So try to not control your weight gain - it shouldnt go too quick or too slow. And remember that a few kilo weight gain doesnt make so mcuh difference to your appearance, you might think it does especially when you are very bloated, but it really isnt that visible :)

Below are posts about calorie intake in recovery:


  1. I think you are right, izzy. I am gaining 500g per week now. Ot works and my mind can change, too. It's not too fast.
    Last year, as an inpatient, I gained 20 kilos in 10 weeks ( 48 to 68)
    That was too quick. I had got a healthy weight but a sick mind when they let me go home. My mind didn't change as fast as my body!
    So I lost 10 kilo again and now I am gaining weight alone. For myself. Because it's important for ME. that feels better and I always gain 500-1000 g per week.
    Too slow isn't good. But too fast isn't good either

    1. Yes exactly, too fast isnt good because your mental health can't catch up, but also i dont think its good for the body to gain too much. It doesnt have time to adapt either, and too slow isnt good either. Because one way or another you need to gain the weight and obsesively controlling and trying to stop the weight gain isnt helpful either. So the recommended amount is a good amount for people to aim towards!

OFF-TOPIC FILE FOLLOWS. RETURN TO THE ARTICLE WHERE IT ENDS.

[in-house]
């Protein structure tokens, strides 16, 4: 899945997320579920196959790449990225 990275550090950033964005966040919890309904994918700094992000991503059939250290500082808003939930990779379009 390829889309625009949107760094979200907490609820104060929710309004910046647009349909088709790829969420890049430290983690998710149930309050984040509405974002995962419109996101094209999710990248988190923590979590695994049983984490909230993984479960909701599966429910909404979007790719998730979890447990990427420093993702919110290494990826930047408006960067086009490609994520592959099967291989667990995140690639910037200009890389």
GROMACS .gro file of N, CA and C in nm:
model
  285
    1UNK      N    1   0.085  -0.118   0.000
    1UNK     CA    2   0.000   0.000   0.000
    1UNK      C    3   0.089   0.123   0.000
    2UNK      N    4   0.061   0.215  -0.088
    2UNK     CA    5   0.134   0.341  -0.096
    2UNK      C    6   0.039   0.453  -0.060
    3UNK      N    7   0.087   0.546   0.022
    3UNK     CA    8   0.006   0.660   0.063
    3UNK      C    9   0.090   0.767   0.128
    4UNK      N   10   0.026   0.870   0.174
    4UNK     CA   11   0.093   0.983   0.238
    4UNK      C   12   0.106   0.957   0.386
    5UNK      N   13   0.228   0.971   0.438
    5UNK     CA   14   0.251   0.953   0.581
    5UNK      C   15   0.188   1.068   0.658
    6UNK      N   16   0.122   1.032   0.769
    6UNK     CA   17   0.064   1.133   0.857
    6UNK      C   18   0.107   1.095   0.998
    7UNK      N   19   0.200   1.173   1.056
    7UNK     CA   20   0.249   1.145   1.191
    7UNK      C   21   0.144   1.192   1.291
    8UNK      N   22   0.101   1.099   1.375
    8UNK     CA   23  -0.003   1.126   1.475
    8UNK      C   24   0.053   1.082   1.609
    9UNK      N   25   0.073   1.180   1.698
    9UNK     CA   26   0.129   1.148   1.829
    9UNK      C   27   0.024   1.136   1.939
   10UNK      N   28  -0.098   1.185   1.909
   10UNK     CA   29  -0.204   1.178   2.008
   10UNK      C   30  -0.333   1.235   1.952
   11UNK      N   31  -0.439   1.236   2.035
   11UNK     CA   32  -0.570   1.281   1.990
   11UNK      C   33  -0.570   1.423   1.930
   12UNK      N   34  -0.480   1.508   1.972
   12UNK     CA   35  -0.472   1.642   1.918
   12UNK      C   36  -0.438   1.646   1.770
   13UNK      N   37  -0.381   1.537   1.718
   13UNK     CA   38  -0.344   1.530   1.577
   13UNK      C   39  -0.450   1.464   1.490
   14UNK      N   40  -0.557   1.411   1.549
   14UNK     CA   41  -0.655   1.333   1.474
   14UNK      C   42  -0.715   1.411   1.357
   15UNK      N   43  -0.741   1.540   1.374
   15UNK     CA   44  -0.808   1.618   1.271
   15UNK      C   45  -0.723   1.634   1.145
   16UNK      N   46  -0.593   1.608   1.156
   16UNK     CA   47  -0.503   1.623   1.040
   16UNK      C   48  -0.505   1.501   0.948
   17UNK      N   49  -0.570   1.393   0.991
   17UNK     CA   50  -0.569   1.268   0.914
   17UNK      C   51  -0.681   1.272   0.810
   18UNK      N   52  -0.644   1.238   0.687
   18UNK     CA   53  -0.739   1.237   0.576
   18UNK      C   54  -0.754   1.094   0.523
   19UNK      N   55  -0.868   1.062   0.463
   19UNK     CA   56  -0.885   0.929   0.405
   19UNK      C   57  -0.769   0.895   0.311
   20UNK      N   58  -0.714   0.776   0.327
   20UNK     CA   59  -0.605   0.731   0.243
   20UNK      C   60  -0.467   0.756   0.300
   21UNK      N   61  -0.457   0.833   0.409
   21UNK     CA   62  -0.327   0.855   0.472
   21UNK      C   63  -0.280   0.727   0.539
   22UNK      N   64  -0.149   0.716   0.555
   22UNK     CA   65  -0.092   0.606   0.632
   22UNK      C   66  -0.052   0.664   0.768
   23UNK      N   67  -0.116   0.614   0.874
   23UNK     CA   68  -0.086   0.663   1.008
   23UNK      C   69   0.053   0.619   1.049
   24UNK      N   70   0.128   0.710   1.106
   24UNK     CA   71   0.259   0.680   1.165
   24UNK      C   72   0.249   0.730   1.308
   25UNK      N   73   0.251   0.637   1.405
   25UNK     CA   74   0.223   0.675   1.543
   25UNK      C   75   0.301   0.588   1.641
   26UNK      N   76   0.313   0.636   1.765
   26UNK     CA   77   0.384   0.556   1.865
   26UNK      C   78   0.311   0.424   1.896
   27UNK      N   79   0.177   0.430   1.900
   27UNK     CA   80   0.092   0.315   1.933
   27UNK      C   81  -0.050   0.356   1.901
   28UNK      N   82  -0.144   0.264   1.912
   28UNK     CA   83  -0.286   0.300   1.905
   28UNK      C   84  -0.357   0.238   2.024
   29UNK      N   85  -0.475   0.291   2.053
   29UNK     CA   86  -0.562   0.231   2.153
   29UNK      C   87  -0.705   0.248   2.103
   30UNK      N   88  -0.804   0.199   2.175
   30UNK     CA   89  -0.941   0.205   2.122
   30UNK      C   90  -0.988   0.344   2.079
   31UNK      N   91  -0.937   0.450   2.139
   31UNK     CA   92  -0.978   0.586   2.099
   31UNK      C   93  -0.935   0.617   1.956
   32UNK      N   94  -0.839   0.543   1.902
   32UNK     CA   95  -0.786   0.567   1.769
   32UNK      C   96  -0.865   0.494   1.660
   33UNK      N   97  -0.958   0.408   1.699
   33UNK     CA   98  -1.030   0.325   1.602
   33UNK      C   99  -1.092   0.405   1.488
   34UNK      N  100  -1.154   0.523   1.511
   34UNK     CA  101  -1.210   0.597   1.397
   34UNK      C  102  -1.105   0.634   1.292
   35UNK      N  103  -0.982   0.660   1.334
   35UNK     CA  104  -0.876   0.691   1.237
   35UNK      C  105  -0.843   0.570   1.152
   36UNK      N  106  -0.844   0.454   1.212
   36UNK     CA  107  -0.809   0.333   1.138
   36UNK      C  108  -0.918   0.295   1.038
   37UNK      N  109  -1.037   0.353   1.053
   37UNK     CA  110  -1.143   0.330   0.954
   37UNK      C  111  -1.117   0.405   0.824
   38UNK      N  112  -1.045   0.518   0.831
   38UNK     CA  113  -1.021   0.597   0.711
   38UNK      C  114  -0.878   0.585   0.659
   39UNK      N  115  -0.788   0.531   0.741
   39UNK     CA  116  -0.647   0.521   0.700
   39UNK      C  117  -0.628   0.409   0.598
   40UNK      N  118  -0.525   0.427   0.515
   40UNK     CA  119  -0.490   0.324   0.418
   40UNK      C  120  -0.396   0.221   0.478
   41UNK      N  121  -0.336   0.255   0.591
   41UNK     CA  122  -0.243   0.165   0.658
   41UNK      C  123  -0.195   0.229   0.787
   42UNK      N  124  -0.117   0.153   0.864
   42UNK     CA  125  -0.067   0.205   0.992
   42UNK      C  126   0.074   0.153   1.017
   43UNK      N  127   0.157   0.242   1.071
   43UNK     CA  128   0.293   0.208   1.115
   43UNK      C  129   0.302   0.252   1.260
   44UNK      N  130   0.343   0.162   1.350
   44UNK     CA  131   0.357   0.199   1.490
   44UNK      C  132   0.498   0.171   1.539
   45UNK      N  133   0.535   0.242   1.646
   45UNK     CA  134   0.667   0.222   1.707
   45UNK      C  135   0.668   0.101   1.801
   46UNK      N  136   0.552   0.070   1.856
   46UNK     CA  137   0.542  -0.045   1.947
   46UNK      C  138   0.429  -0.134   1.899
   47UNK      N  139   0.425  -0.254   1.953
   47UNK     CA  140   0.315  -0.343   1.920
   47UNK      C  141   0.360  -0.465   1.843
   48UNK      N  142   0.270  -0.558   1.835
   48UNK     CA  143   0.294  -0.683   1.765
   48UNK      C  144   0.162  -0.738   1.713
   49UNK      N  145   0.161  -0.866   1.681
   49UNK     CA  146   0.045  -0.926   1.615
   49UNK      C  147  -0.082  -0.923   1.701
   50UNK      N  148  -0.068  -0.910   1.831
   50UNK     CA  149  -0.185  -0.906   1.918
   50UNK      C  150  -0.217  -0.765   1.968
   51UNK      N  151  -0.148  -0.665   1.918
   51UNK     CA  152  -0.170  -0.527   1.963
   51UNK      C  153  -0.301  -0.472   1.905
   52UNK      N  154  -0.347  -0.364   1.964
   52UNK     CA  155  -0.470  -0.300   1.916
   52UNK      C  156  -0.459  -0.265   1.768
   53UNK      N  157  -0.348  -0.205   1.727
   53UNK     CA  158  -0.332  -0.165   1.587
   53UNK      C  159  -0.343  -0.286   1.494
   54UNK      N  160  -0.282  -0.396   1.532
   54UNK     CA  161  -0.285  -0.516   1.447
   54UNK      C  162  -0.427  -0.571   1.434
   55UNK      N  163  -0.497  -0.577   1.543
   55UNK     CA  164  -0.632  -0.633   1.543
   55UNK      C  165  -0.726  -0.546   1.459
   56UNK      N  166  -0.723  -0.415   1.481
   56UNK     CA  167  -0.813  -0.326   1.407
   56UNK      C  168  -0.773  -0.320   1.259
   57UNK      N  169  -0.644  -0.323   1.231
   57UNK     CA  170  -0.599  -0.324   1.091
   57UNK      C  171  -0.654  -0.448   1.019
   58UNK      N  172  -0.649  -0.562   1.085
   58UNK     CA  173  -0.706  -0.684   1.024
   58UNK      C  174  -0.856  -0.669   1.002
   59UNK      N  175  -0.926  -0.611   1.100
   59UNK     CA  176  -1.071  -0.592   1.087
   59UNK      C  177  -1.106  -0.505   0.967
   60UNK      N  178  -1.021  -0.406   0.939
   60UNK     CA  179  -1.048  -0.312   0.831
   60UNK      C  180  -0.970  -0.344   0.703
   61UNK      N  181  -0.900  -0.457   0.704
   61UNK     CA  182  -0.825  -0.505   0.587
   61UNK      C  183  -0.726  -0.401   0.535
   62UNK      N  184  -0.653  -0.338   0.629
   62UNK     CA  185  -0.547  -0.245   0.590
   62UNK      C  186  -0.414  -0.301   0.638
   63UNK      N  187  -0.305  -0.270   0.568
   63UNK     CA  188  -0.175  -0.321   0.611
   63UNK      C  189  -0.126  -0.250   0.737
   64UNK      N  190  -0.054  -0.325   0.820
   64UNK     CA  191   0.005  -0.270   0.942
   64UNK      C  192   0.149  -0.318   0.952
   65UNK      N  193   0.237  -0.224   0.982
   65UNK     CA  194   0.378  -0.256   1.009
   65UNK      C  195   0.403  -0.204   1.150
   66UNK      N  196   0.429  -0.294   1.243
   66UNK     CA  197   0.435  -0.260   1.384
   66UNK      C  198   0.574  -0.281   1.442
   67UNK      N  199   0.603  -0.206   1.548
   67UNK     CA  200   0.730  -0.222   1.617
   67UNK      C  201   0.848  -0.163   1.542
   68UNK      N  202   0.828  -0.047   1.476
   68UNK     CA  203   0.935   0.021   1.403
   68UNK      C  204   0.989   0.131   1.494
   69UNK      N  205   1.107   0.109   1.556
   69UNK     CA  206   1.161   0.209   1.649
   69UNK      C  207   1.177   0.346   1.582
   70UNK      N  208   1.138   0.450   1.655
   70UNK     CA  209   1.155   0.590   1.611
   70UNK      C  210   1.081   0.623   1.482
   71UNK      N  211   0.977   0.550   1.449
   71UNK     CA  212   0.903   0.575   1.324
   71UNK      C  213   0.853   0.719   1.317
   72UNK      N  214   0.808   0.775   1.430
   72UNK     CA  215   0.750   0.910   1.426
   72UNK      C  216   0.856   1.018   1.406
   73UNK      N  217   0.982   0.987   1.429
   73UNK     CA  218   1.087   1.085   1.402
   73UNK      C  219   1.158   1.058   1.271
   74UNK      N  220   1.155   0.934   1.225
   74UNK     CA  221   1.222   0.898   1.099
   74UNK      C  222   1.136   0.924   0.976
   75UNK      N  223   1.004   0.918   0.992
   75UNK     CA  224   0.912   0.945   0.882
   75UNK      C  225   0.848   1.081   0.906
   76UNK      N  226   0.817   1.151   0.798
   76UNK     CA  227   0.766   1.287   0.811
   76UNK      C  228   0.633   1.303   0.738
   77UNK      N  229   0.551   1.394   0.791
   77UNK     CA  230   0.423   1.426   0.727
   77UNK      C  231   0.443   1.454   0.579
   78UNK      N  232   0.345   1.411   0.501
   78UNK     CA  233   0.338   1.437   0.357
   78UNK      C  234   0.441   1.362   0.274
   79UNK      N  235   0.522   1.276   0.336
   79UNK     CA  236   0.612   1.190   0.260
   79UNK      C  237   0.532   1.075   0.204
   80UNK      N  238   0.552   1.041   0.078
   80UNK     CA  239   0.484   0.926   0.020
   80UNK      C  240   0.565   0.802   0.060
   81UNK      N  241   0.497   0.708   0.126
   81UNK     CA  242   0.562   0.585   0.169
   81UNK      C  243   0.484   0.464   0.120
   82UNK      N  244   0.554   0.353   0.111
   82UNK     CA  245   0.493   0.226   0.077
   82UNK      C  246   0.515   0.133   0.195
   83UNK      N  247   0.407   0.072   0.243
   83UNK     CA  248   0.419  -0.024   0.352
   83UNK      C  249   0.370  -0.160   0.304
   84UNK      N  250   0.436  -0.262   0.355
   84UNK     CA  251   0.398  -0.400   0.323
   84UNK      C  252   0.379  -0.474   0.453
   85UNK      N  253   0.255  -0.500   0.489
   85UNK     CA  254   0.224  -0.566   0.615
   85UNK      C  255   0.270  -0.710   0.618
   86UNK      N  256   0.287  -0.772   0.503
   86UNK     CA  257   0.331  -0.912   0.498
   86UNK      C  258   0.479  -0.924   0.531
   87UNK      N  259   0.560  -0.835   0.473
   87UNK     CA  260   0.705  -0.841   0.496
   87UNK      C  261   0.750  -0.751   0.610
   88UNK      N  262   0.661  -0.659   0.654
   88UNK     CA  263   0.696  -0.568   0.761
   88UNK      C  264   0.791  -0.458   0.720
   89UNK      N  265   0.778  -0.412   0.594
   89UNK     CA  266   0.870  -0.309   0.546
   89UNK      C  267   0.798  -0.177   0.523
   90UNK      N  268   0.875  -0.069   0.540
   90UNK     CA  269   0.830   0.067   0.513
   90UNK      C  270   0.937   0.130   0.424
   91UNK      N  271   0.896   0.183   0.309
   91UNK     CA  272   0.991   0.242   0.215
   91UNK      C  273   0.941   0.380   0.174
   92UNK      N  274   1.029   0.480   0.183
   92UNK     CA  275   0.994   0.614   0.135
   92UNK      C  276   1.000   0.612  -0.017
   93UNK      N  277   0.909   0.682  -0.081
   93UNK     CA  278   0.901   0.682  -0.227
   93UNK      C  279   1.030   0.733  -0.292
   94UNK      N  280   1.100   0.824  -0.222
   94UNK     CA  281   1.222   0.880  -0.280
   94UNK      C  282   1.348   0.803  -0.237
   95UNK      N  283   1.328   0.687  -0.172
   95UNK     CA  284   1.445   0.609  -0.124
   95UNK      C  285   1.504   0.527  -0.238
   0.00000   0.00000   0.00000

2. That’s a good article on how one should maintain their weight after recovery from an eating disorder. Most of the time, people who have recovered from an eating disorder tends to not care about their weight, thinking that they have already overcome the disorder. Sadly, when one takes little care, people relapse and go back into having ED. Your article can help those who are recovering from ED, and also those who are already recovered and need a kind of a reminder to keep them healthy after winning over the eating disorder.

    Margaretta Cloutier @

  3. My biggest problem is, that I don't to which number I have to gain. I used to have 54 kg to 167 cm(waist 59 cm), I don't know if it is good weight, I think, that I was too fat. I've just read an article of one girl in recovery, and she wrote, that she was chubby, and she was on the same weight. I don't know what to do with it. I don't know if I have to continue weight gain.... (CW 47 kg, waist 52-53 cm)